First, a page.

ALL that I behold with my eyes attracts me to Thee, my God and Lord; and all that Thou hast created helps me to understand Thy Divine greatness. As the arrow does not remain fixed in the air, but flies onward, so our reflections and thoughts are not intended to remain fixed upon the things of earth, but upon the end and the final resting-place, which is Thyself, my God. All those things which we see are like a road to lead us to consider the Creator. "The Spirit of the Lord hath filled the whole world; and that which containeth all things hath knowledge of the voice."[1 Wisdom i. 7.] He is blind who is not enlightened by such splendour in created things; he is deaf who is not awakened by such sounds; he is dumb who, with such actualities around him, does not glorify God; and he is a fool who, with such evidences before him, does not discern the first principle and cause of all this.

Open thine eyes, then, my soul; apply thy spiritual ears; loosen thy lips, and open thy heart, that thou mayest discern God in all His creatures, and mayest hearken to Him, praise, love and magnify Him: and so may not set the whole compass of the earth against thee. The compass of the earth fights against the foolish; while, on the contrary, it will prove a source of glory to the wise "who can say with the prophet: "For Thou hast given me, O Lord, a delight in Thy doings; and in the works of Thy hands I shall rejoice ".[Psalms ciii. 5.] "O how great are Thy works, O Lord; Thou hast made all things in wisdom; the earth is filled with Thy riches."[Psalms ciii. 24.] I behold in every created thing, as in a mirror, an evidence of Thy omnipotence, my God. The Majesty of the Creator shines forth in His creatures as in a glass. The senses are the door of the imagination, and by our senses we behold the creatures, through the knowledge of which we come to understand the goodness and wisdom of the Creator.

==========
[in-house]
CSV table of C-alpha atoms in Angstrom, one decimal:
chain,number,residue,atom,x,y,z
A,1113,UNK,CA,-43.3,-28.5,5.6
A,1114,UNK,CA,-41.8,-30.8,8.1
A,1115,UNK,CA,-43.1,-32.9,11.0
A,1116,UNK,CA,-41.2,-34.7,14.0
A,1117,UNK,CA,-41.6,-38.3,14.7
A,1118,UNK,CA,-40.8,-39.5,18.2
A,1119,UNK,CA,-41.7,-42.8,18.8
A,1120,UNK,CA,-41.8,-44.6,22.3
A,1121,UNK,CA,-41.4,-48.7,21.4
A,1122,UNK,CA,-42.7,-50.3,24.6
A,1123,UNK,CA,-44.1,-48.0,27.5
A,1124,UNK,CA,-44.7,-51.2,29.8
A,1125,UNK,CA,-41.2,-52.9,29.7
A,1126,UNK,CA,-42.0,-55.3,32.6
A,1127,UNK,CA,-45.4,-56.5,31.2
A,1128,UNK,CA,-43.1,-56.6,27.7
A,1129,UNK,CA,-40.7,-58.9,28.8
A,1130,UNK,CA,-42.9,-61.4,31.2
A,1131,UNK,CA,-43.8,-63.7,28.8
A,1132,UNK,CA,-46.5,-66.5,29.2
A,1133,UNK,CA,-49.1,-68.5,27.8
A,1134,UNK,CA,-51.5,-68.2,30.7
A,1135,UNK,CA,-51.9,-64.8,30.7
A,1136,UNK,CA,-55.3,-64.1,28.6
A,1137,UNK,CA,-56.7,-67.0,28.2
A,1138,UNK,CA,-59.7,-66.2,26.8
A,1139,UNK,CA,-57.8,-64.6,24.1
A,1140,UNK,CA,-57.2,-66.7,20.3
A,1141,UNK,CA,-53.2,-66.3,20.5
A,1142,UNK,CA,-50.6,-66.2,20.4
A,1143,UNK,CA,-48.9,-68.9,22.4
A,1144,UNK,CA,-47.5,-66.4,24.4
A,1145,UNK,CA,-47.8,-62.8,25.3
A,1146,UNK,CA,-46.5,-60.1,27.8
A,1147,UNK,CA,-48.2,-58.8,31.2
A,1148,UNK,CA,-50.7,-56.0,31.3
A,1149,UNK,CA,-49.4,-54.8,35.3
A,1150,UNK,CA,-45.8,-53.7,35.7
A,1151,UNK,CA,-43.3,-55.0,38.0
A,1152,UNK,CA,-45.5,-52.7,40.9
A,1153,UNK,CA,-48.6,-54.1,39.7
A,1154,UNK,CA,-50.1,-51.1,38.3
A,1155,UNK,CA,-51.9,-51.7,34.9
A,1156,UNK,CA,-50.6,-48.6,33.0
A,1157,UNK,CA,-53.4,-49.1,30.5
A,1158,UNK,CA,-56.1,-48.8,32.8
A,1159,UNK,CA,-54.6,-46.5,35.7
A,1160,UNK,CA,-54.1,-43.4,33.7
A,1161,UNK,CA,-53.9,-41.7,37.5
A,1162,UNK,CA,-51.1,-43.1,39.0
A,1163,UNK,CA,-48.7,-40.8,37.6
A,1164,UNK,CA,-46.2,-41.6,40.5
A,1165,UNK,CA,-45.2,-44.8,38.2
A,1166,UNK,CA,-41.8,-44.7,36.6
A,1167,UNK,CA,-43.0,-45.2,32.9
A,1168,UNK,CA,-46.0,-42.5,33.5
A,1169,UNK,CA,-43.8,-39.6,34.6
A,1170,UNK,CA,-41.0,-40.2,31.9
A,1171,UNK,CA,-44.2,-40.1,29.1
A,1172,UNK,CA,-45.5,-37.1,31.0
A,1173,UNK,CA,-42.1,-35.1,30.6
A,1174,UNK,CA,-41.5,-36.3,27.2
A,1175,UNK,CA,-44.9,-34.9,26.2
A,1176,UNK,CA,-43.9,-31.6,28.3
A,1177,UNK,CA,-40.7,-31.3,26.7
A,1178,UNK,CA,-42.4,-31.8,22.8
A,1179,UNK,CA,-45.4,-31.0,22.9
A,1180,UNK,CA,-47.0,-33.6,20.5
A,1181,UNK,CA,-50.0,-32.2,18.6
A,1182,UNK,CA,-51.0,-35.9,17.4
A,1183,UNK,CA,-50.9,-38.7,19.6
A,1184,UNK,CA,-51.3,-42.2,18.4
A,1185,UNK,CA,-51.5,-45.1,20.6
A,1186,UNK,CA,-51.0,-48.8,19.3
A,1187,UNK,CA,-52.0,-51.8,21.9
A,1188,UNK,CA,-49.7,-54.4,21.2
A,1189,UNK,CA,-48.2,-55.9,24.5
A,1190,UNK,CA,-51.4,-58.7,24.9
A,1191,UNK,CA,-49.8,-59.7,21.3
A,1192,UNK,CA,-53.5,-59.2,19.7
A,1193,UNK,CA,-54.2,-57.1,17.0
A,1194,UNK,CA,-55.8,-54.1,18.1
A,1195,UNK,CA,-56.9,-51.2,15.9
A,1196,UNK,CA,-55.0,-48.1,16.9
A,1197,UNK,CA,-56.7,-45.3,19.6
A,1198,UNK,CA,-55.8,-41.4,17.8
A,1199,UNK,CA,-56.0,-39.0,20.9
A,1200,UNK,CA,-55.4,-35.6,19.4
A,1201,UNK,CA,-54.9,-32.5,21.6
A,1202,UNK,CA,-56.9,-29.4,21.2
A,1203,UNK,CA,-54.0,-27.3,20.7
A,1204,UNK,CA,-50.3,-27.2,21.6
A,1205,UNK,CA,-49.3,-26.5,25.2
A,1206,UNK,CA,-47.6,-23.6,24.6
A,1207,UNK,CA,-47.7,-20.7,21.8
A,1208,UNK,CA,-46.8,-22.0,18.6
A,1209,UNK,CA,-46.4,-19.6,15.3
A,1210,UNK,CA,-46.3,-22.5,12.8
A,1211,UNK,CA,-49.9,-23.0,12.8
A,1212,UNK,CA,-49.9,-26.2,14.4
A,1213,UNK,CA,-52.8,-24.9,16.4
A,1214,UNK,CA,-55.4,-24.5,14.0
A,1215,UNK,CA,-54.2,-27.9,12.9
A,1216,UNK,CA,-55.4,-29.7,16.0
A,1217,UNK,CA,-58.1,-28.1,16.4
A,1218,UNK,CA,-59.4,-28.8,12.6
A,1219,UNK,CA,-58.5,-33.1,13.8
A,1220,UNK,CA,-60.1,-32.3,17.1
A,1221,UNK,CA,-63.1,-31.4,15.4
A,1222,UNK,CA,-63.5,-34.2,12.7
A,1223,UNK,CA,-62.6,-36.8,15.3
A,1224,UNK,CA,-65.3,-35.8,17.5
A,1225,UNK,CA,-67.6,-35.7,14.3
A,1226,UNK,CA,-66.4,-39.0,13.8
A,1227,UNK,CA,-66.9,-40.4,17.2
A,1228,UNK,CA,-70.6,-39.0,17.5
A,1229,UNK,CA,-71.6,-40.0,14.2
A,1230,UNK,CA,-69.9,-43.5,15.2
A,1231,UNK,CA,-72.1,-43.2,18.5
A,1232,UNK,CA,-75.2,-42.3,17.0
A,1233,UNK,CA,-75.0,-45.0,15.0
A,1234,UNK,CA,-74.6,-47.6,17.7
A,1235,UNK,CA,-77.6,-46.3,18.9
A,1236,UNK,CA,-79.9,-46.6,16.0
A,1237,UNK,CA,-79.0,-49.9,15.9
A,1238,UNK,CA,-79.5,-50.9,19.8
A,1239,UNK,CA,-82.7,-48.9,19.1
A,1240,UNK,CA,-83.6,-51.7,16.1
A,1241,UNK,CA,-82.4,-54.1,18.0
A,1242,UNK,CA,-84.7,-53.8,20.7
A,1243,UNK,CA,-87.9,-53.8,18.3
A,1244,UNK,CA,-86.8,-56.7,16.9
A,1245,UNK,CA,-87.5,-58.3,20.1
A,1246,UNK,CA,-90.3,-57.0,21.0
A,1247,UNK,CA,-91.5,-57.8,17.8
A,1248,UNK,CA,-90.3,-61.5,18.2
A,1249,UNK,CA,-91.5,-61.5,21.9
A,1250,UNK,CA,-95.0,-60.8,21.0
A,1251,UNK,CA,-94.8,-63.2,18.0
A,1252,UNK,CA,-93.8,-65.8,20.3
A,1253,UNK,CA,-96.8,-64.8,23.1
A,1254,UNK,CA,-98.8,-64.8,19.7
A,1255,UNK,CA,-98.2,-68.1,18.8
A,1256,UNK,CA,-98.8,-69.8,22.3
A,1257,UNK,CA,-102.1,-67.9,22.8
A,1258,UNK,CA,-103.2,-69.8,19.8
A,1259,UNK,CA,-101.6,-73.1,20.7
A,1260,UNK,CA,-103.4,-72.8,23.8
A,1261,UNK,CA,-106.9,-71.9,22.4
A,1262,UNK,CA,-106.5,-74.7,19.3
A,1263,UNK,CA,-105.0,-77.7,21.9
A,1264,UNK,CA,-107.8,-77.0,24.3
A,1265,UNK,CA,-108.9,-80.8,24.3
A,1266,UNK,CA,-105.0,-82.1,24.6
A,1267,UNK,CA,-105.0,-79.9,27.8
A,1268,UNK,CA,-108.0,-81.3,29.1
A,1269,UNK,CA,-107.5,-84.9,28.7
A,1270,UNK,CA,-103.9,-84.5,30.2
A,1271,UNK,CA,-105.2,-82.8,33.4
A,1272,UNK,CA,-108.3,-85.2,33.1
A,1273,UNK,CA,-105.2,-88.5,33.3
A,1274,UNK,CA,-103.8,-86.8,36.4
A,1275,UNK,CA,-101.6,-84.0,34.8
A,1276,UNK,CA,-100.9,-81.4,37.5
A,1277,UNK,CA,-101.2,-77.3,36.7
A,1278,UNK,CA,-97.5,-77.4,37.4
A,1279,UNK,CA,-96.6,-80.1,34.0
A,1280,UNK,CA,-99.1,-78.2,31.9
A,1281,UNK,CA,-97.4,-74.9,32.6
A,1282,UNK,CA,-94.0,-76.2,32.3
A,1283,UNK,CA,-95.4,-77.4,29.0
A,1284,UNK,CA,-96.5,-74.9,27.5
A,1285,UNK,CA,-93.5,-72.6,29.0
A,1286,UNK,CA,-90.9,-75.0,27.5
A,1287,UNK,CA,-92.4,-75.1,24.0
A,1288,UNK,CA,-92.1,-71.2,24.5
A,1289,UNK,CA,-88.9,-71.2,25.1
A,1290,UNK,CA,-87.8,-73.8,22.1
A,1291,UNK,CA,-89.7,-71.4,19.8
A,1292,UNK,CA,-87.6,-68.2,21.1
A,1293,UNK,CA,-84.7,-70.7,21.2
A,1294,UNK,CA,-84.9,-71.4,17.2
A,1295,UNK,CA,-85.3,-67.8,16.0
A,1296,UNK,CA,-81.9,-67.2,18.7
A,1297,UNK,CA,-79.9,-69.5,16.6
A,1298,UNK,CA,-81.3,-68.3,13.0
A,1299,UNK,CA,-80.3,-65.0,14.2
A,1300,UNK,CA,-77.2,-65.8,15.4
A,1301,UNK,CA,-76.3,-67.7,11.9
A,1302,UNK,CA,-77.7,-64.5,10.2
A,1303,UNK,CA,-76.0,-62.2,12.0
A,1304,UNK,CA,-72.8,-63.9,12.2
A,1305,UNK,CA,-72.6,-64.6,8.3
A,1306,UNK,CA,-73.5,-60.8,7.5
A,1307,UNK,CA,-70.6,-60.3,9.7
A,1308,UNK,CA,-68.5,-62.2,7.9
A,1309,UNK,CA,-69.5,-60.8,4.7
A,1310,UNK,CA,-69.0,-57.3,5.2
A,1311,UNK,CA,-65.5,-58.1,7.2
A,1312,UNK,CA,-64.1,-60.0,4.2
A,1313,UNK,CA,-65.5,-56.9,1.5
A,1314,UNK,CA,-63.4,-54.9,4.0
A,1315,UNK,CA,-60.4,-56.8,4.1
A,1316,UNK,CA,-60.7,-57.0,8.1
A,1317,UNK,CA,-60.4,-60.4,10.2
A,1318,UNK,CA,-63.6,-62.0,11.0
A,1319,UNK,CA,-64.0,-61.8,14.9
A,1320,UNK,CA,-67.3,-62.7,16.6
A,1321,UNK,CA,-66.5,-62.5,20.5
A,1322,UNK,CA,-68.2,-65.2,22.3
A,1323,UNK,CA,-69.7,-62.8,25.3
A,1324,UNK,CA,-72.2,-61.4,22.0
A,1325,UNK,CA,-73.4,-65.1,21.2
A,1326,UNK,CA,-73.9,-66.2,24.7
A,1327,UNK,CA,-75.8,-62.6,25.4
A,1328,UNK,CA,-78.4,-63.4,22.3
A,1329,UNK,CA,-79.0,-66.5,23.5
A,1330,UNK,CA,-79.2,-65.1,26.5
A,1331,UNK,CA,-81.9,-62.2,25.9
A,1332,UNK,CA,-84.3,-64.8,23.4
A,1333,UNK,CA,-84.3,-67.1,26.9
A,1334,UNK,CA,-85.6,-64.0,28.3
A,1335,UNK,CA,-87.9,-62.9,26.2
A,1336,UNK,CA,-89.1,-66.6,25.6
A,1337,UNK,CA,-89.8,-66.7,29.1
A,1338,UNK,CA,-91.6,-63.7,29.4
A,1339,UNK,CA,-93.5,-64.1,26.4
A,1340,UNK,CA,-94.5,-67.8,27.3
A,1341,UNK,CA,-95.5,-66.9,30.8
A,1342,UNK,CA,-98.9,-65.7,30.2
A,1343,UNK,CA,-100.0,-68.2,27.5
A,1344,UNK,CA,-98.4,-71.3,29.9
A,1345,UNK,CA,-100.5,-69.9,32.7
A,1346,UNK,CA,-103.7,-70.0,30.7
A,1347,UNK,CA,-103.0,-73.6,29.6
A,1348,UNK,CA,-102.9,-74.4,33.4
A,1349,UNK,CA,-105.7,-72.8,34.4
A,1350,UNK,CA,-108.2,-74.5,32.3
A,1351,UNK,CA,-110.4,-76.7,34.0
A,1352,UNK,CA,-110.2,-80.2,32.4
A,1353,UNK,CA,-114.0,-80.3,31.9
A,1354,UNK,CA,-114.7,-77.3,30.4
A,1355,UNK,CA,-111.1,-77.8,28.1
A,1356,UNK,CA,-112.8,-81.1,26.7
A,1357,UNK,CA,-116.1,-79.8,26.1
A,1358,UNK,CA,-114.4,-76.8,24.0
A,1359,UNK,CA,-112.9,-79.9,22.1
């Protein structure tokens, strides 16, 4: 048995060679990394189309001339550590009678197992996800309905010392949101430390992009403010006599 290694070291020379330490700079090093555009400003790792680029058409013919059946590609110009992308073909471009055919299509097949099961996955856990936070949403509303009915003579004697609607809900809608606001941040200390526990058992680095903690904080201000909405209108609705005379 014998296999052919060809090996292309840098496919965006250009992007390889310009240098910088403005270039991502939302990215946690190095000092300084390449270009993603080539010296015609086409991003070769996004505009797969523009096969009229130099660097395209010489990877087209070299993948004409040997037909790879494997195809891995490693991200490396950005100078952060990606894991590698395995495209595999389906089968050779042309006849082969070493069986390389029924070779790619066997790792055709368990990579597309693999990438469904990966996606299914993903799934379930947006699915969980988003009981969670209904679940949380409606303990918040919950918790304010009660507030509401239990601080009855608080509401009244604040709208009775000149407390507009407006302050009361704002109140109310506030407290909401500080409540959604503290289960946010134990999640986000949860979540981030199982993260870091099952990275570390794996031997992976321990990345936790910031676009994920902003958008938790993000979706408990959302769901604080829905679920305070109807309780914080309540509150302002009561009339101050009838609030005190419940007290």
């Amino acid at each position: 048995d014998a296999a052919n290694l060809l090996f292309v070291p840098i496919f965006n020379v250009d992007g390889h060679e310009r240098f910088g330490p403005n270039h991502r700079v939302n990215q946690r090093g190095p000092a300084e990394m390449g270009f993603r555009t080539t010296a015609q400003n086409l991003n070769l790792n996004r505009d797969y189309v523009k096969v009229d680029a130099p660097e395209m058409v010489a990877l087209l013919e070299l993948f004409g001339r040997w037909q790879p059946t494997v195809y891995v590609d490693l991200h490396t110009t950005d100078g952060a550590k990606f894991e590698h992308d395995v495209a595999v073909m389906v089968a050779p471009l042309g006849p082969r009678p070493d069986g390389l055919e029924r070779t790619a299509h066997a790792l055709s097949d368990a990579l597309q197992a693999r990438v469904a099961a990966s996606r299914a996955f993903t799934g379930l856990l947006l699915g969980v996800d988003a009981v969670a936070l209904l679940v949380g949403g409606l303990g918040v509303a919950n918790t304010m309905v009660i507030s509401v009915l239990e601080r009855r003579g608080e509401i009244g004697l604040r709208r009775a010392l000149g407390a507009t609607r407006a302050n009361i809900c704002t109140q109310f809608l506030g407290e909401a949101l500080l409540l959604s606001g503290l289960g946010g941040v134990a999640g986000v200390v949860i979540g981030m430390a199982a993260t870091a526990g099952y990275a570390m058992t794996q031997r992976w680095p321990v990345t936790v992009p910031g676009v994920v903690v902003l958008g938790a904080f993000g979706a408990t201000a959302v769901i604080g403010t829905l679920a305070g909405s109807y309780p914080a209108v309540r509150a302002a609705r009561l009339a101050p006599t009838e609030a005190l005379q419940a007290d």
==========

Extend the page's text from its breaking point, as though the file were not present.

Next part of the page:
Ezechiel[Ezechiel xi. 5, etc.] when proposing to describe the building up of the Church begins with the outside wall. Before my soul ascends to the contemplation of the infinite perfections which Thou possessest in Thyself, my God, I must lift up my heart to Thy holy love, being attracted by those outward things which I see with my eyes, since they elevate me to the knowledge of Thee. "Woe unto you who regard not the work of the Lord, nor do you consider the operation of His hands,"[Isaiah V. 12.] saith Thy holy prophet Isaias. Very often by their works are the masters who have wrought them known, although we do not behold them with our bodily eyes. The statues of Phidias the celebrated sculptor demonstrated what he was, and those who had never beheld him yet knew him in this way; while Protogenes likewise recognised the great painter Apelles by a single line which he had drawn.

O Creator of all things, what is there that is so clear an image of what Thou art as myself? What more subtle and delicate lines could the hand of any artist or any clever and very excellent painter execute which could approach or be compared with the surpassing and extreme beauty of the splendours of the sky and the flowers of the field?